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Understanding Form I-601, Application for Waiver of Grounds of Inadmissibility

What is Form I-601, Application for Waiver of Grounds of Inadmissibility?

Form I-601 is a waiver application for certain grounds of inadmissibility. When individuals apply for a visa or green card to enter or remain in the United States, they must meet various eligibility criteria. However, if they are found to be inadmissible based on certain factors, such as past immigration violations, criminal convictions, or health-related issues, they may need to seek a waiver to overcome these grounds of inadmissibility.

The I-601 Waiver is commonly used to seek relief for unlawful presence in the U.S., which is a common ground of inadmissibility. Individuals who have accrued a certain period of unlawful presence may be subject to a bar from reentering the U.S. If they have close family members who are U.S. citizens or permanent residents, they may file an I-601 Waiver to request forgiveness of the unlawful presence bar.

It’s important to note that the I-601 Waiver process can be complex, and applicants usually need to demonstrate extreme hardship to qualifying relatives if the waiver is not granted. The eligibility criteria and application process may vary depending on the specific circumstances of the case. Individuals seeking an I-601 Waiver are advised to consult with an immigration attorney for guidance tailored to their situation.

Who Needs to File Form I-601?

Form I-601, “Application for Waiver of Grounds of Inadmissibility,” is typically filed by individuals who are deemed inadmissible to the United States due to certain factors. Inadmissibility means that a person is not allowed to enter or remain in the U.S. based on specific grounds outlined in the immigration laws. The common reasons for filing Form I-601 include:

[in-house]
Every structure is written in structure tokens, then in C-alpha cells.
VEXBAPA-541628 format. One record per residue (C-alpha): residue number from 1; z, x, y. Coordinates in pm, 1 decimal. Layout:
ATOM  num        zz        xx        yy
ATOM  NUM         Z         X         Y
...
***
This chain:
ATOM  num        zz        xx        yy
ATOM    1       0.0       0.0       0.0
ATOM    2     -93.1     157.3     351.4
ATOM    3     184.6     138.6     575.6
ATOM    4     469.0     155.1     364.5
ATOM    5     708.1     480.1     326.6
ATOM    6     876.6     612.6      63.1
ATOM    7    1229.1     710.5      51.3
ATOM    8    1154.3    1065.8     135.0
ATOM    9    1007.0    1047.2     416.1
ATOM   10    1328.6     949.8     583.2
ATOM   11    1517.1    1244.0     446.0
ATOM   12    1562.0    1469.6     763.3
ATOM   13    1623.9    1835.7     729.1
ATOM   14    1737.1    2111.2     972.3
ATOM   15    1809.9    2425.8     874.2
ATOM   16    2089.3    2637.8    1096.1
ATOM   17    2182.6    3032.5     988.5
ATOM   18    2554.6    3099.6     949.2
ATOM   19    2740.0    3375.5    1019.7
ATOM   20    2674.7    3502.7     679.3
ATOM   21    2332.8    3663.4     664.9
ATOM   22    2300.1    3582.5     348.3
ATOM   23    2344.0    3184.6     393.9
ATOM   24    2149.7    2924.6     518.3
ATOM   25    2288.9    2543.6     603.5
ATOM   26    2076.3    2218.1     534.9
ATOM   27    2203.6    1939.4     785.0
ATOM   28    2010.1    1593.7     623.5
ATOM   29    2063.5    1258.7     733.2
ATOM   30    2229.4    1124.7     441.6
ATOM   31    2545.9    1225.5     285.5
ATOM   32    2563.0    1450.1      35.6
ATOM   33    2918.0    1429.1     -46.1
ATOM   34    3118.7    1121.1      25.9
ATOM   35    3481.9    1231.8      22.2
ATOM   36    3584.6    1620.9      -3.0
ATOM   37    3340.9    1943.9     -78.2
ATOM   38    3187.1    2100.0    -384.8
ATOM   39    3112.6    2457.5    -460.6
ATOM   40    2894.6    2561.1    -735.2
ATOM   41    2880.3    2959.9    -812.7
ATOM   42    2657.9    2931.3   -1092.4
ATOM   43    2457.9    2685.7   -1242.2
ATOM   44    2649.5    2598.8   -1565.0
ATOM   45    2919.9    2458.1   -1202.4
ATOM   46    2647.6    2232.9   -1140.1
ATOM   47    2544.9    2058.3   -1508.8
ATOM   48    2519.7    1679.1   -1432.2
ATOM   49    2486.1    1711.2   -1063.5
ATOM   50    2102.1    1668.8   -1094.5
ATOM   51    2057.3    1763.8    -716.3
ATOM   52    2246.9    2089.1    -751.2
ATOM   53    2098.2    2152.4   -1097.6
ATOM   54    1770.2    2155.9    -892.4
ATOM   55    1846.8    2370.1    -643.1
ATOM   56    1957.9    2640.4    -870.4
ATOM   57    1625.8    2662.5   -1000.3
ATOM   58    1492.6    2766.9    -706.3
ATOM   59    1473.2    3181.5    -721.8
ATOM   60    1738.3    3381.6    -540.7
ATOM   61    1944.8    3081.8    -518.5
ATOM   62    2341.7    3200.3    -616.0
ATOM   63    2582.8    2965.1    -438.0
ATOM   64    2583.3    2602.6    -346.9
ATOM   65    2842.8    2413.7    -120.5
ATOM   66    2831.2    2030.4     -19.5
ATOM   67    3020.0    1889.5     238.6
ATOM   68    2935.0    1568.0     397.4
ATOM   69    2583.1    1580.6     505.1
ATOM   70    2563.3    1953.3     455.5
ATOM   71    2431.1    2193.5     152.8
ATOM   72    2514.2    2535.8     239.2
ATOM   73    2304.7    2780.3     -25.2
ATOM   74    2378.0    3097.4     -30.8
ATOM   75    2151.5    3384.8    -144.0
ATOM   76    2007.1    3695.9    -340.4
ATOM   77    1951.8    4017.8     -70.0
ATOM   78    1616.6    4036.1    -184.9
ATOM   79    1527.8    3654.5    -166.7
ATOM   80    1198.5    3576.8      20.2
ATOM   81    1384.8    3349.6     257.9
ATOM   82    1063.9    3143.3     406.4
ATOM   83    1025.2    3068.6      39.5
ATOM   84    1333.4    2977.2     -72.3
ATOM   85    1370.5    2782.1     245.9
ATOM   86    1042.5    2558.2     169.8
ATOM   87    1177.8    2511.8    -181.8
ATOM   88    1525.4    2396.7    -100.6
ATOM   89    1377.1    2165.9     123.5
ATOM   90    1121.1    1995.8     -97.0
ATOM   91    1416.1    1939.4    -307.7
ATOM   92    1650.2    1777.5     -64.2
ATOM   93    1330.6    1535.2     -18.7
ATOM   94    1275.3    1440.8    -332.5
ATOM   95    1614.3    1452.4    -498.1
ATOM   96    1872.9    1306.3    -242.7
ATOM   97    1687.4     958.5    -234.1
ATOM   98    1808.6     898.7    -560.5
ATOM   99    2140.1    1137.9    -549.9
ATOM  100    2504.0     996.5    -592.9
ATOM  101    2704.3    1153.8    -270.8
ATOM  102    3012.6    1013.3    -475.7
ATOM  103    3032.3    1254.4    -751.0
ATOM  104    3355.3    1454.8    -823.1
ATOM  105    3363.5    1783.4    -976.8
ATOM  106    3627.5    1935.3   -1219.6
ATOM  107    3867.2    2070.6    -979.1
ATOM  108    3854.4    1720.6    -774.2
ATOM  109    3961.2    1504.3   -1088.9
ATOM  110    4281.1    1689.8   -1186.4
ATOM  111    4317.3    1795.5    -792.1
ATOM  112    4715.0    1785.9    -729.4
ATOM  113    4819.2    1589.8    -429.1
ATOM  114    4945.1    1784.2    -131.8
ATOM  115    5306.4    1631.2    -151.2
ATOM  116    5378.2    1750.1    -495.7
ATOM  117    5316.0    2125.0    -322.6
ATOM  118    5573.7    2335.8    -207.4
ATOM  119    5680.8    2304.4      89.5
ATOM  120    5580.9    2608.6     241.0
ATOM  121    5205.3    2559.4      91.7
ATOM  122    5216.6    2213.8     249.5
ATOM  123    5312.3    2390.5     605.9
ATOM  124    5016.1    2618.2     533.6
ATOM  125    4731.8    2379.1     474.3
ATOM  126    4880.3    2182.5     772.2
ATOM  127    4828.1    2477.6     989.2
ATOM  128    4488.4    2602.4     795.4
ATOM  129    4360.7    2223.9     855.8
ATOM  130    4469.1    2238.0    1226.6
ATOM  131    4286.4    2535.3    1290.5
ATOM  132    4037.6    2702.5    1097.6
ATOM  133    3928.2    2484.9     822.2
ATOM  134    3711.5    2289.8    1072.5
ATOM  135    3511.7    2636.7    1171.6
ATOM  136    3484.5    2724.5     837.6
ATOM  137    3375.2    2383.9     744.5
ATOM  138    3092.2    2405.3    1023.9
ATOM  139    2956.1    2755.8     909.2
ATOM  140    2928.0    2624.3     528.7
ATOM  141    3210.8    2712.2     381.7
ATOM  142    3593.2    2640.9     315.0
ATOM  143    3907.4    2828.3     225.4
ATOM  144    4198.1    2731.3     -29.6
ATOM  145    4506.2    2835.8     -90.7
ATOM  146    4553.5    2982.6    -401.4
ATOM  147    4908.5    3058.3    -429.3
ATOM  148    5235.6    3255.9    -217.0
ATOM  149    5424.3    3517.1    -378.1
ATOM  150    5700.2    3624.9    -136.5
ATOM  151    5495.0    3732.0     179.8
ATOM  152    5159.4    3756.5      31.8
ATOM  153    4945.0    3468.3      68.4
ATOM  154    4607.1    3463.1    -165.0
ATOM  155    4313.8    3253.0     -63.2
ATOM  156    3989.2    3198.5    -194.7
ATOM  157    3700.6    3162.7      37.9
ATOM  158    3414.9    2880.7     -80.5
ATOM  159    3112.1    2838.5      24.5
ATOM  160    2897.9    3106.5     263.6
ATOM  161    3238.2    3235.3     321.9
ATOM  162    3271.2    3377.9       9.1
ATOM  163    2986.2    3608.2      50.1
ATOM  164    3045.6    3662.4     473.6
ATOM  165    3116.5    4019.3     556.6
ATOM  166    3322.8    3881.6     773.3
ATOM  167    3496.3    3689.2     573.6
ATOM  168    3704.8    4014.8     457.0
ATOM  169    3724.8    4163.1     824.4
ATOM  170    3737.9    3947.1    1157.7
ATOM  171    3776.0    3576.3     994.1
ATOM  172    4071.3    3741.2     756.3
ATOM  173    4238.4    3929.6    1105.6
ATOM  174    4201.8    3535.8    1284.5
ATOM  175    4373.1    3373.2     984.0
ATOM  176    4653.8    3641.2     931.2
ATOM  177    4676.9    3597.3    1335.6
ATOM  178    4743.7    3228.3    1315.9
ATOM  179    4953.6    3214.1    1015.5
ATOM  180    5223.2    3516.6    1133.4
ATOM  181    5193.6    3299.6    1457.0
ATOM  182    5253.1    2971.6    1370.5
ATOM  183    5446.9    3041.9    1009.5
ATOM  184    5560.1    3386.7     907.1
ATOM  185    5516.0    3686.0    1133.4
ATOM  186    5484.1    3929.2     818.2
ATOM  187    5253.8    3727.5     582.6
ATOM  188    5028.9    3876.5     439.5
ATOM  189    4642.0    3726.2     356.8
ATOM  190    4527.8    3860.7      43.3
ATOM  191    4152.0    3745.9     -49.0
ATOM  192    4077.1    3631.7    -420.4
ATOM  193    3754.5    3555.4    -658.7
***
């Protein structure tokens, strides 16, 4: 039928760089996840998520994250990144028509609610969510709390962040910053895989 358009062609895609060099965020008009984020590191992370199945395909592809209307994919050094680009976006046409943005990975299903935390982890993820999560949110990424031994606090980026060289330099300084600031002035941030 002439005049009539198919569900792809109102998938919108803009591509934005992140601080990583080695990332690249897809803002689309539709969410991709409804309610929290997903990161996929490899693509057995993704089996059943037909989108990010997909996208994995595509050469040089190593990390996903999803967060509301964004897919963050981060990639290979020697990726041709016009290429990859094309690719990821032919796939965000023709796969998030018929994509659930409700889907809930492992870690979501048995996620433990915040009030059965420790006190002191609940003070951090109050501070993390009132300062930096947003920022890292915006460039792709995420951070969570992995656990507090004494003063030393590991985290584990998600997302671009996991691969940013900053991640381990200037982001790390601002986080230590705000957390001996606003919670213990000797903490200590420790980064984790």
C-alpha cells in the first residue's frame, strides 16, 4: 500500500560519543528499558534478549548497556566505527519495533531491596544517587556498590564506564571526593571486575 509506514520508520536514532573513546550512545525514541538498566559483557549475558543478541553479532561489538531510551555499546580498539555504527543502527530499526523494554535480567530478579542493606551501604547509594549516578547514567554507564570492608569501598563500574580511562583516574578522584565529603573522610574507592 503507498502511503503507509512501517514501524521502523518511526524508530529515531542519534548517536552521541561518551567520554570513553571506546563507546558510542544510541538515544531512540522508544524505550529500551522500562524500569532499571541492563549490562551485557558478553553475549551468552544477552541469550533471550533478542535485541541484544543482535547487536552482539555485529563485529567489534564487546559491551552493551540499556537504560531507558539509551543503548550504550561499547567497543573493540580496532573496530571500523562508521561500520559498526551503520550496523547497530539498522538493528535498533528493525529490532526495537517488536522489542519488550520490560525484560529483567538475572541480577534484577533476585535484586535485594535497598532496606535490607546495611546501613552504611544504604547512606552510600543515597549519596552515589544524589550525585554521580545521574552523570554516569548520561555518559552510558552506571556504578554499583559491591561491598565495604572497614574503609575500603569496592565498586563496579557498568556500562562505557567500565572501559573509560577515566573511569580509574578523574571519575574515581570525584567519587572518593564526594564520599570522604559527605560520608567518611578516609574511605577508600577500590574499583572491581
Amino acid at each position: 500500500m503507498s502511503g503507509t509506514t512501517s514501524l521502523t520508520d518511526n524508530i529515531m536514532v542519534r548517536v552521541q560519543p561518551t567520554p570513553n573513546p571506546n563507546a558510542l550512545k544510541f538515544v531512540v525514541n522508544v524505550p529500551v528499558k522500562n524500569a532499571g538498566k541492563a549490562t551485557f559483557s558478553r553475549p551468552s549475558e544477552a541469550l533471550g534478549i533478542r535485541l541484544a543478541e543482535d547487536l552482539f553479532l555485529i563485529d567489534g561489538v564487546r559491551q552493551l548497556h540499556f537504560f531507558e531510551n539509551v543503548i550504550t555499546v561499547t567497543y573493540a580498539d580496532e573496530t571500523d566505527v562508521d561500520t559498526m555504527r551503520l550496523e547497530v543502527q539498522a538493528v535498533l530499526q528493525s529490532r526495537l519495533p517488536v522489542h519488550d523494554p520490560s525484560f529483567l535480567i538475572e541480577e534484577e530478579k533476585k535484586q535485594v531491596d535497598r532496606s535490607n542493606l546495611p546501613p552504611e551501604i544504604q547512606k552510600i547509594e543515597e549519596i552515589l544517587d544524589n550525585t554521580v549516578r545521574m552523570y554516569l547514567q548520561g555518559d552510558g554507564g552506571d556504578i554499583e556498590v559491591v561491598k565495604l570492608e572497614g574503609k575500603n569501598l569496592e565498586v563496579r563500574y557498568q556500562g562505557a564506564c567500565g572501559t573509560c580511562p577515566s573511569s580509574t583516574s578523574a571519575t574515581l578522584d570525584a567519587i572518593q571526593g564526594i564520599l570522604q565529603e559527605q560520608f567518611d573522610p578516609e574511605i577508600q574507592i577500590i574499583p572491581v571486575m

1. Unlawful Presence: Individuals who have accrued a certain period of unlawful presence in the U.S. and are subject to the three- or ten-year bars may file an I-601 waiver to seek forgiveness of these bars.
  2. Immigration Violations: People who have violated immigration laws, such as entering the U.S. without inspection, may need to file an I-601 waiver to overcome these violations.
  3. Certain Criminal Offenses: Individuals with certain criminal convictions may be found inadmissible. In such cases, they might need to file an I-601 waiver to address the criminal grounds of inadmissibility.
  4. Health-Related Grounds: Some health-related issues can lead to inadmissibility. For example, individuals with certain communicable diseases may need to file an I-601 waiver.
  5. Fraud or Misrepresentation: If an applicant has committed fraud or willful misrepresentation in their immigration application or during the immigration process, they may be inadmissible and may need to file an I-601 waiver.

It’s important to note that the specific grounds of inadmissibility and eligibility criteria for the I-601 waiver can vary based on the individual’s circumstances.

Given the complexity of immigration law, individuals considering filing Form I-601 are strongly encouraged to seek guidance from an experienced immigration attorney to navigate the process effectively.

Documents Required for Form I-601

In general, applicants should include the following supporting documents with their Form I-601 submission:

  1. Completed Form I-601: Ensure that all sections of the form are accurately and completely filled out. The form is available on the official website of the U.S. Citizenship and Immigration Services (USCIS).
  2. Filing Fee: Include the required filing fee with your Form I-601. The fee may change, so check the USCIS website for the most up-to-date information.
  3. Cover Letter: A well-drafted cover letter can help explain the purpose of the application, provide context to the case, and list the supporting documents.